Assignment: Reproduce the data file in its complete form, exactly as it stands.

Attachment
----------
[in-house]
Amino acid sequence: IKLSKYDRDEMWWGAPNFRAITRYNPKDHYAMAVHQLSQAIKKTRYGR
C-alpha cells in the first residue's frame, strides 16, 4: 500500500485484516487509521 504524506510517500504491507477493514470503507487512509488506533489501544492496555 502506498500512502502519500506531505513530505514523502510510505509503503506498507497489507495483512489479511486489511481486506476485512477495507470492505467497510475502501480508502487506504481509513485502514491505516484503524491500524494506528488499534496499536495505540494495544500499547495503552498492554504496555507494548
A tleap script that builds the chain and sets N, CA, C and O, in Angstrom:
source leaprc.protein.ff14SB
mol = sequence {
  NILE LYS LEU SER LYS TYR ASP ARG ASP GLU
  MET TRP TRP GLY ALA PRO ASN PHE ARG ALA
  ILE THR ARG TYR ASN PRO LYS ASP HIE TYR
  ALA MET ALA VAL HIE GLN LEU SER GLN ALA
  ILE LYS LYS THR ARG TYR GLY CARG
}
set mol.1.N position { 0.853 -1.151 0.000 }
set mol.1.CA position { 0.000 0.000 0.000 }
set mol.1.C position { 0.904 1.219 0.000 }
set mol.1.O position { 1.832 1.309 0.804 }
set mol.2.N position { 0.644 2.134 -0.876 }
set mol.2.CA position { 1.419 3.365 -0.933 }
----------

[in-house]
Amino acid sequence: IKLSKYDRDEMWWGAPNFRAITRYNPKDHYAMAVHQLSQAIKKTRYGR
C-alpha cells in the first residue's frame, strides 16, 4: 500500500485484516487509521 504524506510517500504491507477493514470503507487512509488506533489501544492496555 502506498500512502502519500506531505513530505514523502510510505509503503506498507497489507495483512489479511486489511481486506476485512477495507470492505467497510475502501480508502487506504481509513485502514491505516484503524491500524494506528488499534496499536495505540494495544500499547495503552498492554504496555507494548
A tleap script that builds the chain and sets N, CA, C and O, in Angstrom:
source leaprc.protein.ff14SB
mol = sequence {
  NILE LYS LEU SER LYS TYR ASP ARG ASP GLU
  MET TRP TRP GLY ALA PRO ASN PHE ARG ALA
  ILE THR ARG TYR ASN PRO LYS ASP HIE TYR
  ALA MET ALA VAL HIE GLN LEU SER GLN ALA
  ILE LYS LYS THR ARG TYR GLY CARG
}
set mol.1.N position { 0.853 -1.151 0.000 }
set mol.1.CA position { 0.000 0.000 0.000 }
set mol.1.C position { 0.904 1.219 0.000 }
set mol.1.O position { 1.832 1.309 0.804 }
set mol.2.N position { 0.644 2.134 -0.876 }
set mol.2.CA position { 1.419 3.365 -0.933 }